Friday Fishing Report – al.com
Warmer weather this week and downpours could ignite the bite in area lakes once the storms have passed. Bass have been suspended from schools of shad in larger lakes, including those in the TVA system – find the bait by tracking seagulls, or measure them with large-screen sonar and fish for bait pods with 3 inch swimbaits, similar sized crankbaits or lipless cranks.
According to Guntersville guide Mike Gerry, by February will also be a good time to try lipless baits like Spro Aruku Shad on areas where hydrilla and milfoil have died. Gerry says fish especially like areas where new growth has just started to sprout from the bottom, usually 4 to 8 feet, during the warmer periods of late winter and early spring. Gerry enjoys both the yo-yo and the ‘rippin’ tactic, the latter releasing the decoy as he grabs strands of weed – he says the steep dart often triggers bites; www.fishlakeguntersvilleguideservice.com.
Crappie fishing may be the best bet by mid-March on the region’s lakes, with the delicious panfish activated in cold weather. Crappies also typically settle around bait beds in the winter, often on channels of submerged streams to heights of 12 to 15 feet. One of the best lakes in northern Alabama is Pickwick, with Bear and Yellow Creek both having noted winter poop spots. a few meters from the bottom.
The crappie bite is also present at the “Crappie Capitol”, Weiss Lake, explains guide Mark Collins, who specializes in catching “points”. Collins says trolling the river channel with 1/16 to 1/24 ounce jiffy jigs is a good way to locate schools, and fish can then be caught by dropping jigs or live minnows just above where they stand. Areas on channel drops, rock ledges, brush or woody cover typically hold fish, at depths of 14 to 16 feet, he says; www.markcollinsguideservice.com.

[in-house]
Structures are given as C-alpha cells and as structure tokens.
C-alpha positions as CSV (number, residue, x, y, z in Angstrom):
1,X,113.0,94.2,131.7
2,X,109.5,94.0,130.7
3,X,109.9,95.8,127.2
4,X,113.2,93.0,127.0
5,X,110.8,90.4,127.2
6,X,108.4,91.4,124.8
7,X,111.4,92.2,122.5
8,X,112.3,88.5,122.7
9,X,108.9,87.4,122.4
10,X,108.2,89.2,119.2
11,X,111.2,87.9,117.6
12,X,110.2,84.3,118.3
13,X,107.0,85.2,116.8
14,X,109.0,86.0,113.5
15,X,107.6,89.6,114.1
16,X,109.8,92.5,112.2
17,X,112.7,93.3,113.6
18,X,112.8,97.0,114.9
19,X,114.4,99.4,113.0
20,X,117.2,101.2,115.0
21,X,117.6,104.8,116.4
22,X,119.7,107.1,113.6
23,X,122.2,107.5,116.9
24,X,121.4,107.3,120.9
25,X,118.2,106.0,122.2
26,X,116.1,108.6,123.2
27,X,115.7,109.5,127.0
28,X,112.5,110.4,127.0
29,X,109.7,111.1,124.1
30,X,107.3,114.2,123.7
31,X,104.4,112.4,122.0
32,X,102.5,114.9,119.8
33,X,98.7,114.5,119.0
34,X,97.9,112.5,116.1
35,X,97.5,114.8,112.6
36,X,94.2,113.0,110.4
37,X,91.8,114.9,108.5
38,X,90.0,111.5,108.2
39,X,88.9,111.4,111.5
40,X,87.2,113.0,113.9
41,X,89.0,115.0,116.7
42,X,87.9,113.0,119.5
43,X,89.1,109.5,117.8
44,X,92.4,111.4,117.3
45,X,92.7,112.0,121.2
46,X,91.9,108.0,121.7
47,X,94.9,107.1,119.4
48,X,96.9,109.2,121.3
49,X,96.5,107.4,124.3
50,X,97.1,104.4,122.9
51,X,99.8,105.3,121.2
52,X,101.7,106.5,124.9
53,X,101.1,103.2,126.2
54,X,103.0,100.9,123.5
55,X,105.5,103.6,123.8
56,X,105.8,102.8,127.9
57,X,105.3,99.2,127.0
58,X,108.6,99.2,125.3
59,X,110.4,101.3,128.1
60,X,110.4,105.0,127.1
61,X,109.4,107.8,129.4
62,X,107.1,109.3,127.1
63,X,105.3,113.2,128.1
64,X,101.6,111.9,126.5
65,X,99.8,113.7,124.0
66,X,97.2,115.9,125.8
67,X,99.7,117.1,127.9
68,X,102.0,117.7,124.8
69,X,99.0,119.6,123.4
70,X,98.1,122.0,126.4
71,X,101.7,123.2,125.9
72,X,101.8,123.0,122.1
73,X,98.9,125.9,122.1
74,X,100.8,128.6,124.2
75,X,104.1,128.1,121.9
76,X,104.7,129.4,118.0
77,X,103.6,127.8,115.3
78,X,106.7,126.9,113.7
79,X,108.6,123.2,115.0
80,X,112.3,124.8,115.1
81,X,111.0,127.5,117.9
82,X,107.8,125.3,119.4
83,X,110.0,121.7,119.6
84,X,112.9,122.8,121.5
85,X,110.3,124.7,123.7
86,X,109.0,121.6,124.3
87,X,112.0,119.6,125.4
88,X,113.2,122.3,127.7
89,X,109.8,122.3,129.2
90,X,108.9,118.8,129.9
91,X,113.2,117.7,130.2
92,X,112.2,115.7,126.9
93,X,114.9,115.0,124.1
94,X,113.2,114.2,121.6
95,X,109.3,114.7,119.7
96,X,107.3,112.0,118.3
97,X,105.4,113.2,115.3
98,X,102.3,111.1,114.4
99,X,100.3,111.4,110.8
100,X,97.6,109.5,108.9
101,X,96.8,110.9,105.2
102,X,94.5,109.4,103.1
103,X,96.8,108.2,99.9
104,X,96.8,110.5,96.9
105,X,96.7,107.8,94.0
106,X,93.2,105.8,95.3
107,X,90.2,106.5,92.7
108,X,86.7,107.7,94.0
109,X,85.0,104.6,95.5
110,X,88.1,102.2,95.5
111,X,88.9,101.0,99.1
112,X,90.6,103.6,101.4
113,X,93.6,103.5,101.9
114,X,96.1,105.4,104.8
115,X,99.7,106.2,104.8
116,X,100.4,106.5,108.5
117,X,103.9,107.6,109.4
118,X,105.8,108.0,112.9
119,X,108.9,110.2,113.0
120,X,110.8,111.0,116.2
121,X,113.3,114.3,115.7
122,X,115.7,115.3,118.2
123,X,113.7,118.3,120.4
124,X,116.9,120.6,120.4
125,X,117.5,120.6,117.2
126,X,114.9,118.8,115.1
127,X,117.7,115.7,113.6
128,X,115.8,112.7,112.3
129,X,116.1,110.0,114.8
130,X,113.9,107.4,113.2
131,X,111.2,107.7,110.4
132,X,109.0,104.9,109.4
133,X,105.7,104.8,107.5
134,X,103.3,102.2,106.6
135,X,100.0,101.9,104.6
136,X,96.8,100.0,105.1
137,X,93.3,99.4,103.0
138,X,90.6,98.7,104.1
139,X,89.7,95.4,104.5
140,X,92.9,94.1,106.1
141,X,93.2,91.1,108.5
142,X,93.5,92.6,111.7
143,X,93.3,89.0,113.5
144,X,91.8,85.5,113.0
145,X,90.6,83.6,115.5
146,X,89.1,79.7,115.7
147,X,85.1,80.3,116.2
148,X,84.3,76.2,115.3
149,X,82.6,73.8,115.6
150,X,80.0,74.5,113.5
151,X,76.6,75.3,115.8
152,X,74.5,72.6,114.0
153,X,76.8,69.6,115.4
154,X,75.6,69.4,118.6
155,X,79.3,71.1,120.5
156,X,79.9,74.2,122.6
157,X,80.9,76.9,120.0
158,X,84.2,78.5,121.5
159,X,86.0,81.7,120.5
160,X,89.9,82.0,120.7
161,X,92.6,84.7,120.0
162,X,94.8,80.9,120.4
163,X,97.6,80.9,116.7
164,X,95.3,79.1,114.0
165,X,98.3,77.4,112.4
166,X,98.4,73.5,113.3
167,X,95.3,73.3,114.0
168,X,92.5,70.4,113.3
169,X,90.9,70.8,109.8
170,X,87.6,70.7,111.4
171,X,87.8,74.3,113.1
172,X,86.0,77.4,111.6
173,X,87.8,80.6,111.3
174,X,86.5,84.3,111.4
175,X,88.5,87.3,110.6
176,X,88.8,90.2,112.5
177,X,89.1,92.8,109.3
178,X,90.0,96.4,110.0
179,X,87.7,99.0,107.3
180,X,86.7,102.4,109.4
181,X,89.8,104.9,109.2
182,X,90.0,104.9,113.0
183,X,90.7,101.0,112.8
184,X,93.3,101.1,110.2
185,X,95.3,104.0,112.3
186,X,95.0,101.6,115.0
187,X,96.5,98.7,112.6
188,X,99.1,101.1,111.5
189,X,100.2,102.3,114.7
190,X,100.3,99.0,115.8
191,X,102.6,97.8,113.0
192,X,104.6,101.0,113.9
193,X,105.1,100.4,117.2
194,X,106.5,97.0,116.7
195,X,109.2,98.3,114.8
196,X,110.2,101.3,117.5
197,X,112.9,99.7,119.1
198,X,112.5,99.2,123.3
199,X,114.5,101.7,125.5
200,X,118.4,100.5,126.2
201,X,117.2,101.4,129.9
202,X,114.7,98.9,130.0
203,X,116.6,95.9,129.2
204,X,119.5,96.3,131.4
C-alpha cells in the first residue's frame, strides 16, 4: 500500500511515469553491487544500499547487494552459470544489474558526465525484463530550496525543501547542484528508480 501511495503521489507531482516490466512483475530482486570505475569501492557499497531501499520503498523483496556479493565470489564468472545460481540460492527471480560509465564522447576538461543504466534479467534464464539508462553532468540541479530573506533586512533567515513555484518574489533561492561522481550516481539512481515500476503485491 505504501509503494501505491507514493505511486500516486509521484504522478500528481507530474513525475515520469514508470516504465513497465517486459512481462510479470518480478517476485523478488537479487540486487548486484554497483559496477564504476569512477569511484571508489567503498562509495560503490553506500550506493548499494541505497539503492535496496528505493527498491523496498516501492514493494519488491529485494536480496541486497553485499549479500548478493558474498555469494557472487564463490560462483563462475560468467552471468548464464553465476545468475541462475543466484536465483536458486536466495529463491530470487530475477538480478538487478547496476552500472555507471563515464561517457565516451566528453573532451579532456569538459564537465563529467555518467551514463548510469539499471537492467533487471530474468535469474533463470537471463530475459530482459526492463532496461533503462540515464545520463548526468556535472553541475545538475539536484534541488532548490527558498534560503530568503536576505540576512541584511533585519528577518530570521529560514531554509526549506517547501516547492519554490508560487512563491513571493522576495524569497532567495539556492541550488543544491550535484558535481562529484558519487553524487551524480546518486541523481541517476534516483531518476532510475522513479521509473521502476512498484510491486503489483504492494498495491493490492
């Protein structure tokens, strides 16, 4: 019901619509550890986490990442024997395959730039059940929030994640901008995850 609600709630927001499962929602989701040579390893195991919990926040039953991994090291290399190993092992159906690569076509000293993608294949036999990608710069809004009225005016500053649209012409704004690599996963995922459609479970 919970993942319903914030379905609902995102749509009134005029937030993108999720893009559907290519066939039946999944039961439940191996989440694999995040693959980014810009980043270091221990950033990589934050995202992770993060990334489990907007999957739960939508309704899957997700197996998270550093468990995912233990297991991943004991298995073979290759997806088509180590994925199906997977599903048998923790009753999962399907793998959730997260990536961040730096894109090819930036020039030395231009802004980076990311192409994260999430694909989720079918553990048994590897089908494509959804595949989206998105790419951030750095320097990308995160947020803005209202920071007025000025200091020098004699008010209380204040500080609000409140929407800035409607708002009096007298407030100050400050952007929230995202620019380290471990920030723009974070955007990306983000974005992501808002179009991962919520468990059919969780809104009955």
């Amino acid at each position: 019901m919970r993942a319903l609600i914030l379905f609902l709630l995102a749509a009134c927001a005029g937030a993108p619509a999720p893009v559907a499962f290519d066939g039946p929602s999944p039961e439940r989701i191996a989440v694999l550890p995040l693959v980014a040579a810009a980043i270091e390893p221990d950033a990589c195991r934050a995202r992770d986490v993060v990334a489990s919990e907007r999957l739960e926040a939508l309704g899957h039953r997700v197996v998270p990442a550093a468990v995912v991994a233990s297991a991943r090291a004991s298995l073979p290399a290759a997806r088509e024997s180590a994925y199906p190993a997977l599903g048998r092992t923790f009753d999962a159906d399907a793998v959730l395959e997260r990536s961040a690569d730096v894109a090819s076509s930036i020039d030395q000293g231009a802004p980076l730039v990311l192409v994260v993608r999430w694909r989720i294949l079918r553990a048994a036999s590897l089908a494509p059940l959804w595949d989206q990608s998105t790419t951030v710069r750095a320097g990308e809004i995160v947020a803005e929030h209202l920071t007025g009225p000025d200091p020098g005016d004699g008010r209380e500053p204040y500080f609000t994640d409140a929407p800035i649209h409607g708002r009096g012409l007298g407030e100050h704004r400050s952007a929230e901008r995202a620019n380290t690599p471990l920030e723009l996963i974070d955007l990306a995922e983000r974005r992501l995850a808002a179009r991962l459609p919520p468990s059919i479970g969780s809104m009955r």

Winter weather has a positive impact on striped bass, which prefer cold water, so this is the perfect time to fish for striped bass on Lewis Smith Lake. Guide Mike Walker says his anglers are catching the biggest stripers of the year right now, and that action continues until February, with most trips bringing in multiple 15-20 pound fish as well as plenty of small fish. Slow troll walkers or drift shad or live suckers, up to 14 inches long, at depths of 40 to 60 feet along the edges of the canal to connect with the giant fish; www.fishing24-7guideservice.com. Additionally, the Sipsey River directly downstream of the dam continues to produce good trout fishing in the first mile or so due to regular stocking. The fish are small, 10 to 12 inches, but offer one of the few opportunities for brook trout fishing in Alabama. Drift live worms or Berkley trout bait under a bubble float to get them; www.riversideflyshop.com.
From the coast, wintry weather has pushed trout, reds and sheep to coastal streams and rivers, with Deer Creek, Fowl River, Dog River, Bayou La Batre and the Mobile Delta region all productive. The Theodore Industrial Canal is also a hot spot, especially after the passage of cold fronts, dragging fish down deep. Jigs with plastic shrimp tails work well in holes, and some anglers do particularly well with scented Powerbait and Gulp! Berkley tails. Live shrimp are also a good bet in these places. On hot afternoons, trout sometimes climb on bars along these rivers and can be caught in surface waters, notably the Rapala Skitter Vee; www.ateamfishing.com.